Academics and Broadcasting Corp of China (BCC) chairman Jaw Shaw-kong (趙少康) yesterday made opposing statements at a public hearing by the Ill-Gotten Party Assets Settlement Committee held to determine whether the BCC is affiliated with the Chinese Nationalist Party (KMT).
The public hearing also focused on whether the BCC expropriated public assets.
The KMT did not sell the BCC at a fair market price, which resulted in a plethora of law suits surrounding the company, National Taipei University of Technology associate professor of intellectual property law Christy Chiang (江雅綺) said.
The BCC has used its semi-public status to dip into state resources and to skirt broadcasting regulations since its acquisition by the KMT-run Hua Hsia Investment Holding Co (華夏投資公司), Chiang said.
Government spending on advertising through the BCC was a regular item in the government’s budget and the corporation’s capital increased from NT$1 million to NT$900 million (US$33,347 to US$30 million) between 1991 and 2000, she said.
When Jaw and the buyers he represented in 2006 acquired the BCC for NT$1 billion, the company’s total worth — including the value of its media subsidiaries and real-estate holdings — was nearly NT$5.7 billion, she said.
Technically, Jaw and his associates owe former BCC shareholders NT$4.7 billion, she said.
“By contract, mechanisms are in place to secure the payment of debts, but the creditors do not seem interested at all in reclaiming the debt,” she added.
A committee member asked whether the sale of BCC in 2006 breached the Radio and Television Act (廣播電視法), as it included a transfer of broadcast frequencies, which the law said are state-owned.
It is possible that the transaction broke the law, Chiang said.
Government control of broadcast frequencies was meant to override China’s so-called “bandit airwaves,” Fu Jen Catholic University assistant professor of journalism Eve Chiu (邱家宜) said.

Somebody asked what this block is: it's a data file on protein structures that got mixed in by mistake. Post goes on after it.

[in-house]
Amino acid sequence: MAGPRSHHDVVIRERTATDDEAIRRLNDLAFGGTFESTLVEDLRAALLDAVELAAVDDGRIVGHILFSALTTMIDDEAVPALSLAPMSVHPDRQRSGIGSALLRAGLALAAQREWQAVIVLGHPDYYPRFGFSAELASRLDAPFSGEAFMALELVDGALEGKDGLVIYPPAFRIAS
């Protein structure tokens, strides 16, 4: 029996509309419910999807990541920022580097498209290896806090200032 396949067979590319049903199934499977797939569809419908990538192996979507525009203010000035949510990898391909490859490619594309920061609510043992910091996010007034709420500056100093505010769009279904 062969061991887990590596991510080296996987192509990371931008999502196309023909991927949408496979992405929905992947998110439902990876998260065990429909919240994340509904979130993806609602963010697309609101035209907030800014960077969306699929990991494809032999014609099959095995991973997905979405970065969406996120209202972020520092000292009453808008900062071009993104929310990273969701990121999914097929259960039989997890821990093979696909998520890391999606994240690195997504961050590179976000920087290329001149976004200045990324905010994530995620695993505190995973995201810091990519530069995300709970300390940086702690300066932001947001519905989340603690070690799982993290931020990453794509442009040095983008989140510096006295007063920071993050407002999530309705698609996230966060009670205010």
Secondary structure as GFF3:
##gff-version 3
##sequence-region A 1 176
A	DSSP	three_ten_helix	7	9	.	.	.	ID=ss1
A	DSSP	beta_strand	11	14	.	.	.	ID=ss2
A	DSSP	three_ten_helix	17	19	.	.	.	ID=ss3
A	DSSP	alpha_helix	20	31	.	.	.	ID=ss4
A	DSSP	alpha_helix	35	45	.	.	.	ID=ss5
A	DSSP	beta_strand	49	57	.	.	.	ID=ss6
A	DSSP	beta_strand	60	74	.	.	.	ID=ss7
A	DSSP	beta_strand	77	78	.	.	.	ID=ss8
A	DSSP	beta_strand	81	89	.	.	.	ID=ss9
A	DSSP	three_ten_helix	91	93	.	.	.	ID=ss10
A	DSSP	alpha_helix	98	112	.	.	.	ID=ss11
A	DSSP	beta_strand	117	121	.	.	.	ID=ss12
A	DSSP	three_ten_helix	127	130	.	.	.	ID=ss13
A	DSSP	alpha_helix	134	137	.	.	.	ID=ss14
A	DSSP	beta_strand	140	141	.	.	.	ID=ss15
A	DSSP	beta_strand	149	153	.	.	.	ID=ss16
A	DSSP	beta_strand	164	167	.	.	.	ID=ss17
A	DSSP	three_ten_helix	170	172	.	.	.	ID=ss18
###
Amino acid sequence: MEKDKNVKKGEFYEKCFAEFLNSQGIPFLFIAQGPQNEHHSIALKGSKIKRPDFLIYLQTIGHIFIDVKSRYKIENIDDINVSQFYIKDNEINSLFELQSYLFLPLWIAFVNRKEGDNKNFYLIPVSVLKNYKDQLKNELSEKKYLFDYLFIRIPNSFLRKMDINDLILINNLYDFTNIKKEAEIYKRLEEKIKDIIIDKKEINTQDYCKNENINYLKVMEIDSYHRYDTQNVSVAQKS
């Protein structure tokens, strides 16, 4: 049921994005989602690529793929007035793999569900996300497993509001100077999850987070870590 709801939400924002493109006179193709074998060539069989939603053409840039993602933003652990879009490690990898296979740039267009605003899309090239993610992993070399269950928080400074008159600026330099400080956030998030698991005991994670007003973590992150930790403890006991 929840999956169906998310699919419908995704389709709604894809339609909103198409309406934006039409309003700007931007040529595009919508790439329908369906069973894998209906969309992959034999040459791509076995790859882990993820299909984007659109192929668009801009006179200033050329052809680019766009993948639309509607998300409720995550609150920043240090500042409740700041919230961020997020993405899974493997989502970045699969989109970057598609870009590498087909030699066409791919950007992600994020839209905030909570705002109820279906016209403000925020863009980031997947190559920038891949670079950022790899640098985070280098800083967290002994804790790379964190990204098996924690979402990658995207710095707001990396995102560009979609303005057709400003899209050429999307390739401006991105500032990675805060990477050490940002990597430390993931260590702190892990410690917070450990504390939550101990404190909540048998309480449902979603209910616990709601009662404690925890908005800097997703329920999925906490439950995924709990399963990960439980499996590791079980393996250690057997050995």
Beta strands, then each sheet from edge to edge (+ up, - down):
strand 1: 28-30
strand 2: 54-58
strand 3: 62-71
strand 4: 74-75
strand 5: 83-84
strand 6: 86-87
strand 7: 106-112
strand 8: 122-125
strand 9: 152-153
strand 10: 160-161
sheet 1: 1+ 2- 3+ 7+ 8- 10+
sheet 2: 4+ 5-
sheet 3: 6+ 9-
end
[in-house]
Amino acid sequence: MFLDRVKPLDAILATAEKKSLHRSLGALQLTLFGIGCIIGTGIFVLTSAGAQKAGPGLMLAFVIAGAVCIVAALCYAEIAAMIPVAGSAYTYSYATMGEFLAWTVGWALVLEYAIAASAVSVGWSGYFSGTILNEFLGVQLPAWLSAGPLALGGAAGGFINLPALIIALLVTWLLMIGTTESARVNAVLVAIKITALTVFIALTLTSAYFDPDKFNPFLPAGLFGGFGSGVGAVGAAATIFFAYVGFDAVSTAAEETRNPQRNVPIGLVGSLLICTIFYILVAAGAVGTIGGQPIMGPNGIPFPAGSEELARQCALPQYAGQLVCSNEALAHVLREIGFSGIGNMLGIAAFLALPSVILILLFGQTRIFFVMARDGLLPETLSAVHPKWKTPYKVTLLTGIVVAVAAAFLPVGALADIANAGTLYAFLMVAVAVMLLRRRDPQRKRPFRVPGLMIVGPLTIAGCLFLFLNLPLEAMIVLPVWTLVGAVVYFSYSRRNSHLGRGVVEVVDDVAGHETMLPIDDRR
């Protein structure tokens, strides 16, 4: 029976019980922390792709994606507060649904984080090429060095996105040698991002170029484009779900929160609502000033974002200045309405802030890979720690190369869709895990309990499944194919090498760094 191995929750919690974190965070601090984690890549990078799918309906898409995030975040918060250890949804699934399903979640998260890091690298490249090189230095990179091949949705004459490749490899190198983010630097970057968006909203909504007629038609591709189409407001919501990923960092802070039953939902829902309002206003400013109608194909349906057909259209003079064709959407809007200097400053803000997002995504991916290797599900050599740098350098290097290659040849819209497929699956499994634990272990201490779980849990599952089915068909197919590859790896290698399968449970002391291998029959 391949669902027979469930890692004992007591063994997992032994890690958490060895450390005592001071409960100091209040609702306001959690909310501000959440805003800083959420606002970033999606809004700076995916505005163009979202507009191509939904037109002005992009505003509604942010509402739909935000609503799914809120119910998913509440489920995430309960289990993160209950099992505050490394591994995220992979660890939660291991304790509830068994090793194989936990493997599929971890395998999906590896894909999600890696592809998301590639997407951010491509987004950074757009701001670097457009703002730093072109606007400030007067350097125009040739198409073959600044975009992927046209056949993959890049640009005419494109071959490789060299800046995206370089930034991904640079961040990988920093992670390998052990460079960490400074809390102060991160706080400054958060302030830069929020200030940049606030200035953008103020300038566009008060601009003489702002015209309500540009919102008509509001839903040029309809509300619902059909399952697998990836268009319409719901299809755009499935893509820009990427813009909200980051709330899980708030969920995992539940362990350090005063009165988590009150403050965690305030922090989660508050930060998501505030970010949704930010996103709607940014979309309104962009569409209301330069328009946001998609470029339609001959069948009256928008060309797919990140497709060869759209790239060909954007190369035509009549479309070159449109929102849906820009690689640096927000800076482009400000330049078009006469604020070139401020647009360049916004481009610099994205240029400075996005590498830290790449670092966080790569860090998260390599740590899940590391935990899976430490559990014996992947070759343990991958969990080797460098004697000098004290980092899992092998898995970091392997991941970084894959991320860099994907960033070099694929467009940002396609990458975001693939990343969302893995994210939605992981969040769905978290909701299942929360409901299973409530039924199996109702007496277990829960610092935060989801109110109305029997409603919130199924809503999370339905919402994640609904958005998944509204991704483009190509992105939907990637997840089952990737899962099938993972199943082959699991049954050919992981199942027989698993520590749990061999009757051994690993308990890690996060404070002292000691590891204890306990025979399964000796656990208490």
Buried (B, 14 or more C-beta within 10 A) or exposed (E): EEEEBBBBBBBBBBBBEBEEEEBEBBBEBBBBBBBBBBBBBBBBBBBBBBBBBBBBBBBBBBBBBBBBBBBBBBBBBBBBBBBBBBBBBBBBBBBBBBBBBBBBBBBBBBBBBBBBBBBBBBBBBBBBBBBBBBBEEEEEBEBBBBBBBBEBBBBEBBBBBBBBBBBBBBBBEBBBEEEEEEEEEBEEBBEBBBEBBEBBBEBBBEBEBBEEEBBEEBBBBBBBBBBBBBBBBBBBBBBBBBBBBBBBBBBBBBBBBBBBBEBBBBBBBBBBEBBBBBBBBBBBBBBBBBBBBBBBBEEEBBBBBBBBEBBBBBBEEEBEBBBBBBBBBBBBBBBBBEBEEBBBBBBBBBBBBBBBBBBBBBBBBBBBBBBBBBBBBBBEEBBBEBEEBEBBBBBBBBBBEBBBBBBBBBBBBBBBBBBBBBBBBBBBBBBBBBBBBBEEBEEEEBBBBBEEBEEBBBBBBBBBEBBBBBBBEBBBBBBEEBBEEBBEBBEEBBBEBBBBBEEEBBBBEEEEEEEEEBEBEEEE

While other privately owned broadcasters are heavily regulated, the BCC is permitted to own multiple frequencies, Chiu said, adding that the BCC’s 11 channels account for 68.75 percent of the nation’s total radio frequencies in use.
Although the government allows 200 radio stations to operate, compared with 33 in 1993, most of the new stations have to share frequencies, while the BCC controls three regional networks, she said.
“Although the BCC should be allowed to exist, the frequencies it controls should be reduced for the sake of fairness and sustainability,” she said.
The transaction that saw the BCC change hands was “totally legal” and the corporation has operated within the confines of the Radio and Television Act, Jaw told the committee.
The National Communications Commission has denied his applications to pay money owed to former BCC owners, Jaw added.
“The debtors are interested in getting their money back, but they know that it is out of our hands,” he said.
Jaw denied allegations that the BCC is a KMT-affiliated organization, calling the acquisition he lead “a simple business decision.”
“I am an independent, not a KMT member. Never in my decade of running the BCC have I been accused of being part of the KMT,” he said.
“I was a third party in the buyout deal. I am a victim in this,” he said. “The [now-defunct] Special Investigation Division and the Taipei District Prosecutors’ Office each called me three times. My television company’s books were taken from me.”
The broadcaster is under his independent control and free of KMT influence, Jaw said, adding that he sacked the company’s board directors, who were appointed by the KMT’s Central Investment Co.
“Not one program, not one business decision was made under the KMT’s direction or influence,” he said.
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